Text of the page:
Sama Veda Sama, Rk and Yajus-Connections Three types of mantras and four collections In the Vedic books, there are three types of mantras, namely Rk, Yajus and Sama. A verse with a metre is Rk. A prose verse without metre is Yajus. A verse used for singing is Saman. The same text of verse, say in RV (6.16.10), can be chanted as a Rk mantra or as a Sama mantra as in the first verse of Samaveda. Rigveda is the collection of all Rks to be chanted. Yajurveda is the collection of all mantras useful in rituals; it includes all Yajus mantras and some mantras in Rigveda. Similarly Samaveda is made of all Sama verses. Atharvaveda consists mainly of Rks and some Yajus. All the four collections are equally sacred. Samaveda and Rigveda It was mentioned that the texts of most of the Samaveda verse came from Rigveda. The complete recession of Rigveda available today is Shakala. Of the 1875 mantras, 1770 are in Shakala recension of Rigveda. Another 29 verses can be traced to the mantras of the Khila suktas of Rigveda and some slightly modified versions of the mantras of RV. The remaining 76 mantras in Samaveda presumably are from the recensions of RV which are lost today. The close relationship between the Rigveda and Samaveda are mentioned in several upanishads like Chandogya. The famous Brhadaranyaka upanishad compares the relationship between these two upanishads to that between a husband and wife [Br. up. 6.4.20 and Atharvaveda 14.2.71]. SAKSIVC Page 4 of 7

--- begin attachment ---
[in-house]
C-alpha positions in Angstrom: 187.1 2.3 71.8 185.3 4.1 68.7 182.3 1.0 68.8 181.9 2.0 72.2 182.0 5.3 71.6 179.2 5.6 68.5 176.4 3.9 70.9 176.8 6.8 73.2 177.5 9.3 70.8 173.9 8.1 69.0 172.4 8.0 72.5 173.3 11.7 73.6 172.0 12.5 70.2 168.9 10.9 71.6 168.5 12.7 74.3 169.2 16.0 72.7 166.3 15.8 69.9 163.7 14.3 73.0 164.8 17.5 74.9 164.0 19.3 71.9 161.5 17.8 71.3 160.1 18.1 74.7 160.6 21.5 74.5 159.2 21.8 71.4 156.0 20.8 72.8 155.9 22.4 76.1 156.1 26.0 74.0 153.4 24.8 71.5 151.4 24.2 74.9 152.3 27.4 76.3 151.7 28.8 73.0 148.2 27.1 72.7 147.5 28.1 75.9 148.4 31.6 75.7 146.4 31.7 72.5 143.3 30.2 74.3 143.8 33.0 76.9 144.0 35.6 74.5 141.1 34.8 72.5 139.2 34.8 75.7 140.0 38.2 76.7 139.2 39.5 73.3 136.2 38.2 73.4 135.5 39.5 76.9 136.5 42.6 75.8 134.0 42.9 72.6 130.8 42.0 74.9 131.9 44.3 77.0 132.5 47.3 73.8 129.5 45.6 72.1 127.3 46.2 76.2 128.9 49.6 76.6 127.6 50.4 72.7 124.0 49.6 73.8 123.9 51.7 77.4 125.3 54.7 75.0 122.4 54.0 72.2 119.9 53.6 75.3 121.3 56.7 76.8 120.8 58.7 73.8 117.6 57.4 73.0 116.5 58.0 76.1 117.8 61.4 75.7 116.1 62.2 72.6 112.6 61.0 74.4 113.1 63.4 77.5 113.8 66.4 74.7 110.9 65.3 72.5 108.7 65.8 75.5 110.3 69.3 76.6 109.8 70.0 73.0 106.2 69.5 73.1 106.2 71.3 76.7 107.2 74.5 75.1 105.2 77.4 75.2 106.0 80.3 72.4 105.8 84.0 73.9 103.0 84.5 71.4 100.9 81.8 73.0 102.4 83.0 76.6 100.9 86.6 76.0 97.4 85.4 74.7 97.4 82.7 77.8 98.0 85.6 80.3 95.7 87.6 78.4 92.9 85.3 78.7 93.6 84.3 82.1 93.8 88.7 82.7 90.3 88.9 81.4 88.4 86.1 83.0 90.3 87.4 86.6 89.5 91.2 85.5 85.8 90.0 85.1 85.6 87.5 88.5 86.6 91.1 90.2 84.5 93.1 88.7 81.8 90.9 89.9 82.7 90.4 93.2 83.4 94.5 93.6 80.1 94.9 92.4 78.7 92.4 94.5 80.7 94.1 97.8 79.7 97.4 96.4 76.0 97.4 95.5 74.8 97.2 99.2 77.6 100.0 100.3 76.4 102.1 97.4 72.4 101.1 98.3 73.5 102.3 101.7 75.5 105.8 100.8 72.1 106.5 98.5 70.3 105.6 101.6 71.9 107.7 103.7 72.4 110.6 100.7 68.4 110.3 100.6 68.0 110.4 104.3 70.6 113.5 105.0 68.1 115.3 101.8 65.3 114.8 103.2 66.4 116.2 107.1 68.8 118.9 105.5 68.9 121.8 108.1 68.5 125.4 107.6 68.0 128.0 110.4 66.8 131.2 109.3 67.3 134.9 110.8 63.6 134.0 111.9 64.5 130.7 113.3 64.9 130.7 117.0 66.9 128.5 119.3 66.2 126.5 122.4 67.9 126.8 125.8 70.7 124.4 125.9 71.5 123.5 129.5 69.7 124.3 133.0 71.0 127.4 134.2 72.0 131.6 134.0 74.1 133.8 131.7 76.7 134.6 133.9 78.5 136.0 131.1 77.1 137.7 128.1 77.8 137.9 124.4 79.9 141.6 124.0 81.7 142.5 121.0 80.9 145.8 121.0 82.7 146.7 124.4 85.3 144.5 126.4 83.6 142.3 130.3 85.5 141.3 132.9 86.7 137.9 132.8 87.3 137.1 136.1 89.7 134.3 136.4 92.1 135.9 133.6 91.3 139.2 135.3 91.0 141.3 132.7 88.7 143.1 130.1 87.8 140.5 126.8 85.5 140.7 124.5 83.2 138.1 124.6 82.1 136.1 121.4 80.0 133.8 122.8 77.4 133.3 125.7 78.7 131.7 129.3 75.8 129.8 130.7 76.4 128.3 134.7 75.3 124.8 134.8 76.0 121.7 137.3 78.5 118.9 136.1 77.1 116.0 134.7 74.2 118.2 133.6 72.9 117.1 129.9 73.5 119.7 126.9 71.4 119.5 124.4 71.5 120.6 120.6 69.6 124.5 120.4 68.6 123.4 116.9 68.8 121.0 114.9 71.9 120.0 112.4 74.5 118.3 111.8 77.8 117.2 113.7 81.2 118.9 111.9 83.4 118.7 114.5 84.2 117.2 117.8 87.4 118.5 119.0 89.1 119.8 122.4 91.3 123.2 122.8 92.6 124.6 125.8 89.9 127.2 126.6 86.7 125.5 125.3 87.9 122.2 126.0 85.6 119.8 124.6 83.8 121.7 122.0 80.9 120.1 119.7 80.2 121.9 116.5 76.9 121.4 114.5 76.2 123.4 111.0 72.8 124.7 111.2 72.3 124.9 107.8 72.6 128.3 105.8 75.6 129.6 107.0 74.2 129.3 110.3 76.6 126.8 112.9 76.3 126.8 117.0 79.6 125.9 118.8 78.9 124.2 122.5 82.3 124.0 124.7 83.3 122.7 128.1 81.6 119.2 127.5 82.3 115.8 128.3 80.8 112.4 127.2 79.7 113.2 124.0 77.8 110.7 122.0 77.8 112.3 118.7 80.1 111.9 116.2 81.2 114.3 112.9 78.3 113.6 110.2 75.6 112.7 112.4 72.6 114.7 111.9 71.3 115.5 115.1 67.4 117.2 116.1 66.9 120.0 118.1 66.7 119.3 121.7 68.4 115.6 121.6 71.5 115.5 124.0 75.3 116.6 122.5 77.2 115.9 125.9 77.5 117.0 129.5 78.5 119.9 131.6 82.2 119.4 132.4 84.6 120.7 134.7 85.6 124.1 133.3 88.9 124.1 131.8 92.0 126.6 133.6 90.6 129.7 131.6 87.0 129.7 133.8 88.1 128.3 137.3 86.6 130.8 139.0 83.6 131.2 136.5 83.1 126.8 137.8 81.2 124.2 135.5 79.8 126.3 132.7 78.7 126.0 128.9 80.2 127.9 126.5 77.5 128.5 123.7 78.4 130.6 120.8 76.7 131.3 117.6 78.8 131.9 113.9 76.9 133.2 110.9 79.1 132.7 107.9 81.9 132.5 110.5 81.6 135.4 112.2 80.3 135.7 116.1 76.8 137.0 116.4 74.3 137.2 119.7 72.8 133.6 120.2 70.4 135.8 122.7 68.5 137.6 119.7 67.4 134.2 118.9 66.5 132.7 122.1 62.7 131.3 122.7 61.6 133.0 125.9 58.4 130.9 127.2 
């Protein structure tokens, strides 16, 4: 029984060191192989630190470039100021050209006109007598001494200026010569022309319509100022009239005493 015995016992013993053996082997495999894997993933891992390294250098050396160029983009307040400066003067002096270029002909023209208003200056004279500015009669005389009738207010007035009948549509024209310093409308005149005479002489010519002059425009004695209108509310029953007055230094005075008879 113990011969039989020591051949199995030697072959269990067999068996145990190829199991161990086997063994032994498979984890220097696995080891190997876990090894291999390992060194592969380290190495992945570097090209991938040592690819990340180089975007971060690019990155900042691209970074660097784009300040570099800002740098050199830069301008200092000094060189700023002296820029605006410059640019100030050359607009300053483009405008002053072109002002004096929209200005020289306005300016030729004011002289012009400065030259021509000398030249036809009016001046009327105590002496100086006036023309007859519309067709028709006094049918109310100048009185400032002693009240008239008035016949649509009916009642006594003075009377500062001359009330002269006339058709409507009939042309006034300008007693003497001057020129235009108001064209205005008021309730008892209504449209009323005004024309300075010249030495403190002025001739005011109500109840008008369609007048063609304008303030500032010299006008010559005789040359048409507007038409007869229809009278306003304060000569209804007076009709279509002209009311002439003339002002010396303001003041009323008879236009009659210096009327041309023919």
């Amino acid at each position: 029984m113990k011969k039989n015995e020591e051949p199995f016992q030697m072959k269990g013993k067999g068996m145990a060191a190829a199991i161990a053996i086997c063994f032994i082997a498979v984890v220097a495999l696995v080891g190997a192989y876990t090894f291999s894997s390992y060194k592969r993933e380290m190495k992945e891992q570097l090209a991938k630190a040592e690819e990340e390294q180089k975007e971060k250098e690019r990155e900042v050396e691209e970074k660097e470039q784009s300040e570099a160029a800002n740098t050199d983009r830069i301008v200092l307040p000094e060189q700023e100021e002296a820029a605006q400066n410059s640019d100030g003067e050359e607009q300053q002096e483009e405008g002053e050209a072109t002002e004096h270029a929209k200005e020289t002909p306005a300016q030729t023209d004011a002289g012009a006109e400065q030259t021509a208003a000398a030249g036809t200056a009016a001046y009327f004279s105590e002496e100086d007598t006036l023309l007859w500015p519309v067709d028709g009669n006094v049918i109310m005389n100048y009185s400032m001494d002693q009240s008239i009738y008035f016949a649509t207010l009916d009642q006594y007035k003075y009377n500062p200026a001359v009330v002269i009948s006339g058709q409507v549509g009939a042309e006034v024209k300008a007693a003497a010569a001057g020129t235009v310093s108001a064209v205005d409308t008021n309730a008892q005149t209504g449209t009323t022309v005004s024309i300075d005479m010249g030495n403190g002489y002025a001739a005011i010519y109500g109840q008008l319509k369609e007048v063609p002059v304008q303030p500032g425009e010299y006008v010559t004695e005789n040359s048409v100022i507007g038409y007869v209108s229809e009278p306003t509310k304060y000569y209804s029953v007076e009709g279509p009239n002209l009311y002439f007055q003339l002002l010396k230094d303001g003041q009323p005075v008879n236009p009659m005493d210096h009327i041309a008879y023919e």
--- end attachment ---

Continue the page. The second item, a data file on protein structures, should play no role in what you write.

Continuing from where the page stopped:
Sama Veda ˜™ SAKSIVC Page 5 of 7